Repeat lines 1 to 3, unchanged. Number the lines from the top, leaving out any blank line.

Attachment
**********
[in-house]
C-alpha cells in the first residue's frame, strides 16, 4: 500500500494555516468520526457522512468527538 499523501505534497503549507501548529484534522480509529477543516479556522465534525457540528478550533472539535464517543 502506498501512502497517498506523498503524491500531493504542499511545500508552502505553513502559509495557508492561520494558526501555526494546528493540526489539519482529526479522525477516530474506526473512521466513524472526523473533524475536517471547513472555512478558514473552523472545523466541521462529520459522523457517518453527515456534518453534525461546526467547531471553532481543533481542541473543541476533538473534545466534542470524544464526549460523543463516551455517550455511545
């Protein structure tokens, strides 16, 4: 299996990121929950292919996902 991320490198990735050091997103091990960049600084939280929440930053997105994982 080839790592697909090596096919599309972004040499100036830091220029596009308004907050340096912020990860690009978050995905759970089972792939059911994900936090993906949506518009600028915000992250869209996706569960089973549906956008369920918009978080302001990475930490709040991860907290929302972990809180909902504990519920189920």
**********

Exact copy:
[in-house]
C-alpha cells in the first residue's frame, strides 16, 4: 500500500494555516468520526457522512468527538 499523501505534497503549507501548529484534522480509529477543516479556522465534525457540528478550533472539535464517543 502506498501512502497517498506523498503524491500531493504542499511545500508552502505553513502559509495557508492561520494558526501555526494546528493540526489539519482529526479522525477516530474506526473512521466513524472526523473533524475536517471547513472555512478558514473552523472545523466541521462529520459522523457517518453527515456534518453534525461546526467547531471553532481543533481542541473543541476533538473534545466534542470524544464526549460523543463516551455517550455511545
């Protein structure tokens, strides 16, 4: 299996990121929950292919996902 991320490198990735050091997103091990960049600084939280929440930053997105994982 080839790592697909090596096919599309972004040499100036830091220029596009308004907050340096912020990860690009978050995905759970089972792939059911994900936090993906949506518009600028915000992250869209996706569960089973549906956008369920918009978080302001990475930490709040991860907290929302972990809180909902504990519920189920």